Congressional Leaders Take Hard Line On Foreign Shipbuilding Subsidies

Congressional leaders are threatening to levy a strong legislative response against foreign governments who practice the use of shipbuilding subsidies, if the Bush Administration does not meet the impending December 14 deadline for reaching a multilateral agreement to end foreign shipbuilding subsidies.

The threat of such legislation is seen as a means of providing the U.S.

with leverage in the ongoing negotiations.

The U.S. has been involved in negotiations with members of the Organization for Economic Cooperation & Development (OECD) and South Korea to curb shipbuilding subsidies since early last year.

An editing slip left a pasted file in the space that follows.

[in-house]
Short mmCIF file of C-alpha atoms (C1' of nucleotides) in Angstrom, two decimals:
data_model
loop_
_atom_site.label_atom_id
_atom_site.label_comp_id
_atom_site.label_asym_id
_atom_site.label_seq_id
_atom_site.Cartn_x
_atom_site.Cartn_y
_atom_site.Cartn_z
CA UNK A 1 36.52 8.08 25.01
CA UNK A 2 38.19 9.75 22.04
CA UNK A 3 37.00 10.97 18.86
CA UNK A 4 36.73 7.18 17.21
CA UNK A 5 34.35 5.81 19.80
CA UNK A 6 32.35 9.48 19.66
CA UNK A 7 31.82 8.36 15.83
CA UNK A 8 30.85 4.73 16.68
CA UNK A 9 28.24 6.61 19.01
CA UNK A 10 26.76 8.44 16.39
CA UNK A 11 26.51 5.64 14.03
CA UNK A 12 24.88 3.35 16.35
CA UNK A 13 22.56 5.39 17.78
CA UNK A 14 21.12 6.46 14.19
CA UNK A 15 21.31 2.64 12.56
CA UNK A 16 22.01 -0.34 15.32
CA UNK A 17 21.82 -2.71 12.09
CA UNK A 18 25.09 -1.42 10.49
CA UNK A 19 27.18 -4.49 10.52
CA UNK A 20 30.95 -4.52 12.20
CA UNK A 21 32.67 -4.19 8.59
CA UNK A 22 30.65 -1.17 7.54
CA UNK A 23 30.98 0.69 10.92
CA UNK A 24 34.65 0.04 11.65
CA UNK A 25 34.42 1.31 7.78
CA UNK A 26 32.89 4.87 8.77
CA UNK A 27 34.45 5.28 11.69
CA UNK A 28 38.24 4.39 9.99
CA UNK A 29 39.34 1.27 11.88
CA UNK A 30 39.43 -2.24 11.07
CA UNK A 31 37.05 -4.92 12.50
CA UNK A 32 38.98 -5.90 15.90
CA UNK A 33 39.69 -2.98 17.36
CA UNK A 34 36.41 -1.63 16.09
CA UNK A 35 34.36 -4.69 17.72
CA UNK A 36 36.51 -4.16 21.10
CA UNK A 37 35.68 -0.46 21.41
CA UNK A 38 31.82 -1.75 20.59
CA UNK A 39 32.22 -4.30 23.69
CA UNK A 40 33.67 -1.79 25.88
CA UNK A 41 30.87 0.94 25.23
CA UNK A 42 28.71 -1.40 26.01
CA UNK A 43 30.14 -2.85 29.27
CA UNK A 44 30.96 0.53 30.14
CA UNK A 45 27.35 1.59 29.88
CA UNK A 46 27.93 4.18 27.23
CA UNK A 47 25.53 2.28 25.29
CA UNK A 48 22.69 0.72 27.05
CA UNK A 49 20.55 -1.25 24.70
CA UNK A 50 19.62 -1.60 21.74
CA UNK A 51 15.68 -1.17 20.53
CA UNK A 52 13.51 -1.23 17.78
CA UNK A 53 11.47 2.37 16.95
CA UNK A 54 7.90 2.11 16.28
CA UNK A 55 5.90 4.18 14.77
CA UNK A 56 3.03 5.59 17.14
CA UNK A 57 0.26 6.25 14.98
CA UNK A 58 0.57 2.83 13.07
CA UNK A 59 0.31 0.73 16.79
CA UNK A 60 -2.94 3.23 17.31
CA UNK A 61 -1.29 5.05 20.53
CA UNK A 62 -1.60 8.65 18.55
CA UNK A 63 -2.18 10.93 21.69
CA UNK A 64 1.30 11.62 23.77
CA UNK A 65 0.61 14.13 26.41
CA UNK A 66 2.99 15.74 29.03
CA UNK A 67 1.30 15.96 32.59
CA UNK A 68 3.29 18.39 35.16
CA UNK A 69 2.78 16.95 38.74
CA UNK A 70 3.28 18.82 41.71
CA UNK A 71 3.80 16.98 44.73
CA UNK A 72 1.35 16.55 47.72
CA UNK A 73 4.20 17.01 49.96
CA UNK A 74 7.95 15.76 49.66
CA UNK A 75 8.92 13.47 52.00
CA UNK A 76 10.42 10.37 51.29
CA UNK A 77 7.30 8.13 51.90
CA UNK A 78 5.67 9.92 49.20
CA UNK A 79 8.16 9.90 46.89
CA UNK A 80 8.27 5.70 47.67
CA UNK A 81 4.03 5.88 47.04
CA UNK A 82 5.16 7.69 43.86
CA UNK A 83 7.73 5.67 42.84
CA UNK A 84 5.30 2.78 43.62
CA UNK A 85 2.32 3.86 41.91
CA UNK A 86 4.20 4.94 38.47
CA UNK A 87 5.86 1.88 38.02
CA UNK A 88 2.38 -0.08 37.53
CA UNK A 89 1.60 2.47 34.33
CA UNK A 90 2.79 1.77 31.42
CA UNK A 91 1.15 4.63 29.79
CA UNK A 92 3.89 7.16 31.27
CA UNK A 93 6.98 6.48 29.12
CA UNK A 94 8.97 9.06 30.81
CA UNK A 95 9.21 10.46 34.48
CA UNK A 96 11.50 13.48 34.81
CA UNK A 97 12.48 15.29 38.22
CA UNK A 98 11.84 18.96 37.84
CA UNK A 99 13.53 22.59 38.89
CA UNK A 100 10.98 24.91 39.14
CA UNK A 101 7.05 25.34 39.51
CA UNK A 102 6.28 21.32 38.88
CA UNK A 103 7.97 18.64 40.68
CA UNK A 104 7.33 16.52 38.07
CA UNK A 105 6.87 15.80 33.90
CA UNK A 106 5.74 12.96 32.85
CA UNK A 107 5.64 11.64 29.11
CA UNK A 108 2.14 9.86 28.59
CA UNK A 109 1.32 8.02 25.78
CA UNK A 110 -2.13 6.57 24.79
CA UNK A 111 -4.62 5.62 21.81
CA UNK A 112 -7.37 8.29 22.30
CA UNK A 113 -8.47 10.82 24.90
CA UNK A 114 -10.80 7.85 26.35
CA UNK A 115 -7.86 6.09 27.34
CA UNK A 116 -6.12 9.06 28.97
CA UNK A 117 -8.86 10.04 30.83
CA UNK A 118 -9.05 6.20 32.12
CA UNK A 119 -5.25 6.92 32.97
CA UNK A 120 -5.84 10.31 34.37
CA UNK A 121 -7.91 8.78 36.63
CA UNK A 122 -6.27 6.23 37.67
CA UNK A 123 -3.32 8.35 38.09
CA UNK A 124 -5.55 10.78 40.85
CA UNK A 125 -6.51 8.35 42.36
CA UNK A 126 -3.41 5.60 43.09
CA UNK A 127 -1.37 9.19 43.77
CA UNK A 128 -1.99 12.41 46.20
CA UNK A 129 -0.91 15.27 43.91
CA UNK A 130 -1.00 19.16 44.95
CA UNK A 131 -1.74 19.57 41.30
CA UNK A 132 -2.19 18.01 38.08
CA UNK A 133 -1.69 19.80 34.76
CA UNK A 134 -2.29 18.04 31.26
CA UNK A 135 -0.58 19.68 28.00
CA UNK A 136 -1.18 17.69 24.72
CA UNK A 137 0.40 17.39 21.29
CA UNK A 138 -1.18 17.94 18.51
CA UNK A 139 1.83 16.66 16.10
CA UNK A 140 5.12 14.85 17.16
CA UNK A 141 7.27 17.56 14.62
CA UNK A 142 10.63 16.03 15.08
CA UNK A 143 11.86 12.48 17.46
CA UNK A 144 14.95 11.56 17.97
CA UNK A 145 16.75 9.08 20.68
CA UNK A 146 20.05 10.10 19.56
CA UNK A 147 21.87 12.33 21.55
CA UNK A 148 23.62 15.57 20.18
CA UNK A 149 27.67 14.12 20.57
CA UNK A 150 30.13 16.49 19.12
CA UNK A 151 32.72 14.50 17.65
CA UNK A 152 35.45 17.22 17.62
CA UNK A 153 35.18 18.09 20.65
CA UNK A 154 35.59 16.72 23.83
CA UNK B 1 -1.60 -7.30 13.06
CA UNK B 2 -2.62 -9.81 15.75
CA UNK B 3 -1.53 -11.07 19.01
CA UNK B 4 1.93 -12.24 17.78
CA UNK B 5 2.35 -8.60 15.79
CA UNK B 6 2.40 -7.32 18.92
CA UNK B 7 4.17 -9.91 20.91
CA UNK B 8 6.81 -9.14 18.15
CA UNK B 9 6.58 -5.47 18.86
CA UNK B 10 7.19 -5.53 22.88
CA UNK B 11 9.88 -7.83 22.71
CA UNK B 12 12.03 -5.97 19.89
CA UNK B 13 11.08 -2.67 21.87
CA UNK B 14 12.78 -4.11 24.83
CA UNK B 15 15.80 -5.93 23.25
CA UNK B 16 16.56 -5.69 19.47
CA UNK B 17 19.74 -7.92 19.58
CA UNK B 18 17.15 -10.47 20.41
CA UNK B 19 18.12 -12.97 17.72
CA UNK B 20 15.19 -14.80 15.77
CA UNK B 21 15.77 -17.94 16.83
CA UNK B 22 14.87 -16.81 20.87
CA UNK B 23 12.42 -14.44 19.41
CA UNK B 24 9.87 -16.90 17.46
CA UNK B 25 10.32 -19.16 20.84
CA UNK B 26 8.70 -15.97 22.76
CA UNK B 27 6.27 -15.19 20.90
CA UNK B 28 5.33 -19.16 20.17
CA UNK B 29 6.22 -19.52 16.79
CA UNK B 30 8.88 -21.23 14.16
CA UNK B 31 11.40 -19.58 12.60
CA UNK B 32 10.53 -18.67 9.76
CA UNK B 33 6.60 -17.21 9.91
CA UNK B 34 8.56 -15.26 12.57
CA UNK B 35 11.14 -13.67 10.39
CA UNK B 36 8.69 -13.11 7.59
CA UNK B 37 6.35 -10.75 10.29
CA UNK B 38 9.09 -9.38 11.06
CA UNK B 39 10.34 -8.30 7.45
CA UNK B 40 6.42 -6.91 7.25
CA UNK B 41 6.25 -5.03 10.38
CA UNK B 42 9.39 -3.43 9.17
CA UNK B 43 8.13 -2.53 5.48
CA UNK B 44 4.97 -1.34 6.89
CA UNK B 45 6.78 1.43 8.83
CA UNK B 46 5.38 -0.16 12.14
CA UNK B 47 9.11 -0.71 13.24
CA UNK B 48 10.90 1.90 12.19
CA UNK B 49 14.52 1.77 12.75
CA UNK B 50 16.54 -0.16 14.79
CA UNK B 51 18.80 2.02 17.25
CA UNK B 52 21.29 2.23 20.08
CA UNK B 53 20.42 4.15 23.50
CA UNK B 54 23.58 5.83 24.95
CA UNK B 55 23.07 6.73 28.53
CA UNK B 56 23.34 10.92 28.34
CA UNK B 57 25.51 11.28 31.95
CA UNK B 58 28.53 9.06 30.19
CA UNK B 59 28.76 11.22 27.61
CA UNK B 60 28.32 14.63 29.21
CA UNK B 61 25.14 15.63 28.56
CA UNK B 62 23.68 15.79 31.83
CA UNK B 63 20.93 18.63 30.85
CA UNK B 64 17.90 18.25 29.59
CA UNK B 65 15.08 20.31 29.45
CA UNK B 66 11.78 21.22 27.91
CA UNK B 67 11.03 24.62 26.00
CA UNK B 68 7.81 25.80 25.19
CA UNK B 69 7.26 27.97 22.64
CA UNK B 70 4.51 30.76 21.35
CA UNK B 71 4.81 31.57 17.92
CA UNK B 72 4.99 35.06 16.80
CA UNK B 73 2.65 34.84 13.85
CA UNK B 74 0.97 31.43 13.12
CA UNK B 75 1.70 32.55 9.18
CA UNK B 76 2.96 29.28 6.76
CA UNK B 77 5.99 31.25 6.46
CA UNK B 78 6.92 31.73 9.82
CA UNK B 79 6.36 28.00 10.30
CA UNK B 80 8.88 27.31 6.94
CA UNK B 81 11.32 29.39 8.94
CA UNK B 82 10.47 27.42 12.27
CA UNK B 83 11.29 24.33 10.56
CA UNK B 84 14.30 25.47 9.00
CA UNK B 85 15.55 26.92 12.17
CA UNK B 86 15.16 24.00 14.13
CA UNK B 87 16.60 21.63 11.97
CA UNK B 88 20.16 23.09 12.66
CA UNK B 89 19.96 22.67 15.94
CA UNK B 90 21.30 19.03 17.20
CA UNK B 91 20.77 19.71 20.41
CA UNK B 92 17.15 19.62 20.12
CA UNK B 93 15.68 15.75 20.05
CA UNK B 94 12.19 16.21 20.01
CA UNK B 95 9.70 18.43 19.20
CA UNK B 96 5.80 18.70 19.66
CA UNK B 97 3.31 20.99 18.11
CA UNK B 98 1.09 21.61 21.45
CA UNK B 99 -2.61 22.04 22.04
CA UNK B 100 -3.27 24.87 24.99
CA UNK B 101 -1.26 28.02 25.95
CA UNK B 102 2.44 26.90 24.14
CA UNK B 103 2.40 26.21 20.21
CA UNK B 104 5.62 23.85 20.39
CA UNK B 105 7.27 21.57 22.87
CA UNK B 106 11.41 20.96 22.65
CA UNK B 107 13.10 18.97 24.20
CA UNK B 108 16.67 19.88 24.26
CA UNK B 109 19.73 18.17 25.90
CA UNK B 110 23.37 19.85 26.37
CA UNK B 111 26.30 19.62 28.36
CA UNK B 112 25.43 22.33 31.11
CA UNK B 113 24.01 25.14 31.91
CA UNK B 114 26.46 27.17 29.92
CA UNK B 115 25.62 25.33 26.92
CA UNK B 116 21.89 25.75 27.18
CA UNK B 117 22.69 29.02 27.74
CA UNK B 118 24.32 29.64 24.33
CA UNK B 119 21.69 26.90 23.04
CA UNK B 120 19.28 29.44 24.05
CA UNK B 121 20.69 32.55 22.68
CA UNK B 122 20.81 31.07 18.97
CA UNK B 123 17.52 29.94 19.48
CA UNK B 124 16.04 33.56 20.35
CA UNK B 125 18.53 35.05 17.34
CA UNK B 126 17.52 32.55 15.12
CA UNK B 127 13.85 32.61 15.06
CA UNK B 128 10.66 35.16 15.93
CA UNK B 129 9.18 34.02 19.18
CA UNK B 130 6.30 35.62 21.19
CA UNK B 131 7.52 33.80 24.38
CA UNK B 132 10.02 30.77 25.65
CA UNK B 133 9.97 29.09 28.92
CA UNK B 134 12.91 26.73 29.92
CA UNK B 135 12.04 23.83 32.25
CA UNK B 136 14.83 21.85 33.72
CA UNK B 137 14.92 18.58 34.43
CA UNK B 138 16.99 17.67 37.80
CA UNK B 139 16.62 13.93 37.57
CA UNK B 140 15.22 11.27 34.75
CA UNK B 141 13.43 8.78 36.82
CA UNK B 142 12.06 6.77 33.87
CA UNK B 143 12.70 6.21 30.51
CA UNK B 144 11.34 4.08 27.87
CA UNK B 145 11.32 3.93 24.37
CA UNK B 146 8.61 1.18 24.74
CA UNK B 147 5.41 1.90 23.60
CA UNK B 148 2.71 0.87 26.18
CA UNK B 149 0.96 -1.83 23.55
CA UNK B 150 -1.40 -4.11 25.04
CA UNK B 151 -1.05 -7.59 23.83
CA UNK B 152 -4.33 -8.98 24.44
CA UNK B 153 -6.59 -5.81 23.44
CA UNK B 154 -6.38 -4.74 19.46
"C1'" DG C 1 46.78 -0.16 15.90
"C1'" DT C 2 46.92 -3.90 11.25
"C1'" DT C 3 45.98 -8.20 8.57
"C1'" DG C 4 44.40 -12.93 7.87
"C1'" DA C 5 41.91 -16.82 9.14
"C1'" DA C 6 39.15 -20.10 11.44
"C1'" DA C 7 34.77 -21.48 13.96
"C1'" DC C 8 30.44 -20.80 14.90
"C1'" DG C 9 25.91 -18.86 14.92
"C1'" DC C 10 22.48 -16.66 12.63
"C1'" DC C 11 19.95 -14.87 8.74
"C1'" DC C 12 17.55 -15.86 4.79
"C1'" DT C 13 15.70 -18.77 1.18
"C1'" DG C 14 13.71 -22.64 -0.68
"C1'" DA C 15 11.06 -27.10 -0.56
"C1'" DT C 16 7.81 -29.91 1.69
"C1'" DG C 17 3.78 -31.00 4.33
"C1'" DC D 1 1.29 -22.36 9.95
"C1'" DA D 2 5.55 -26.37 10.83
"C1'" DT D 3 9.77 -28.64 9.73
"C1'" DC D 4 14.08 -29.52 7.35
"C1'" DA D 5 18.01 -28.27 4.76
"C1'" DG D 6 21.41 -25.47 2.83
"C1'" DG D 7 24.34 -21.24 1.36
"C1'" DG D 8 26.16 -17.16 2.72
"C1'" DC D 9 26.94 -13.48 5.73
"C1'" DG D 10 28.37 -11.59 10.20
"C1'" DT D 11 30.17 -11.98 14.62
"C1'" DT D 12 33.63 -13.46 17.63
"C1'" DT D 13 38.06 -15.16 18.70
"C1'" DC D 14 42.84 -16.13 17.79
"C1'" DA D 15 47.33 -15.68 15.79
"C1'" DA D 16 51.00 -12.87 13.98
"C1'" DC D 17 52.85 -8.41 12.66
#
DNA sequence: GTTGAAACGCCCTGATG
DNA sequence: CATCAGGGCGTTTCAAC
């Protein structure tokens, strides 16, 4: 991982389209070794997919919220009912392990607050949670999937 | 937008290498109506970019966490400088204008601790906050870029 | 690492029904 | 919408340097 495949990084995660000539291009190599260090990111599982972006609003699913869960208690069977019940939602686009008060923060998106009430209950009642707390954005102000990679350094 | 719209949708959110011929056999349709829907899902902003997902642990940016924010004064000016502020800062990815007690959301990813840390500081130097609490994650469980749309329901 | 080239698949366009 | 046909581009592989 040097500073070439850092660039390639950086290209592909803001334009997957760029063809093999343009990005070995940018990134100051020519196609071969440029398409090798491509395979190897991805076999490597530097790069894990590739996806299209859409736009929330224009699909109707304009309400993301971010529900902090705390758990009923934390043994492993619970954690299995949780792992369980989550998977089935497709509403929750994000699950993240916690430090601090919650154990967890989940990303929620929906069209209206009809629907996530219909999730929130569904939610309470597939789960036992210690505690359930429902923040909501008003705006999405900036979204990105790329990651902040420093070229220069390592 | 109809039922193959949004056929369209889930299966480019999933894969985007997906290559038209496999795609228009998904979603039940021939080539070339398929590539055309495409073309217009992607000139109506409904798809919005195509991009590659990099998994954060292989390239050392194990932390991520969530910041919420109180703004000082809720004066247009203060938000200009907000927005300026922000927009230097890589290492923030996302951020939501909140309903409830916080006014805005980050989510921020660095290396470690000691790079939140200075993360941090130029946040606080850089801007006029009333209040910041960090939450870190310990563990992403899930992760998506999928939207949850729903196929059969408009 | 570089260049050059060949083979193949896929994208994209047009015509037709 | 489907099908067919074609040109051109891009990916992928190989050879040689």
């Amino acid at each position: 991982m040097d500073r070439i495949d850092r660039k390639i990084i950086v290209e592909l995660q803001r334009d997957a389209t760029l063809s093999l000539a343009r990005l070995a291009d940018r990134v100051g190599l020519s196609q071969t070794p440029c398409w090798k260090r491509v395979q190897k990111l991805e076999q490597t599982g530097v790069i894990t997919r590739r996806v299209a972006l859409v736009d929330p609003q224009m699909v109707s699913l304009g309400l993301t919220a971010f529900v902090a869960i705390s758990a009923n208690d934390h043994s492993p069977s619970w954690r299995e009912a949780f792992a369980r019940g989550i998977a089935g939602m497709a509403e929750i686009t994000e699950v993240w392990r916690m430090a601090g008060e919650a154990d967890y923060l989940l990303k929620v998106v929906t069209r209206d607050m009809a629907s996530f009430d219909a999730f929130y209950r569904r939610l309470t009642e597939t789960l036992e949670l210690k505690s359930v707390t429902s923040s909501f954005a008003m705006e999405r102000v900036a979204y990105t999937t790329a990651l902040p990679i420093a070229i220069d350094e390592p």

On October 13, three leading members of the Senate Finance Committee, Lloyd Bentsen (DTexas), Bob Packwood (R-Ore.), and Majority Leader George Mitchell (D-Maine) wrote U.S Trade Representative Carla Hills and stated that, "if negotiations are not successful by December 14, we could only conclude that further negotiations would be fruitless. . . . We would have to be in a position then to evaluate all other options at our disposal to ensure that continuing unfair trade practices do not further erode the U.S. shipbuilding industry." The U.S. shipbuilding industry contends that it has been unable to compete in the commercial shipbuilding market because of substantial subsidies from foreign governments to their shipyards.

Maritime Reporter Magazine, page 43,  Dec 1990 Maine

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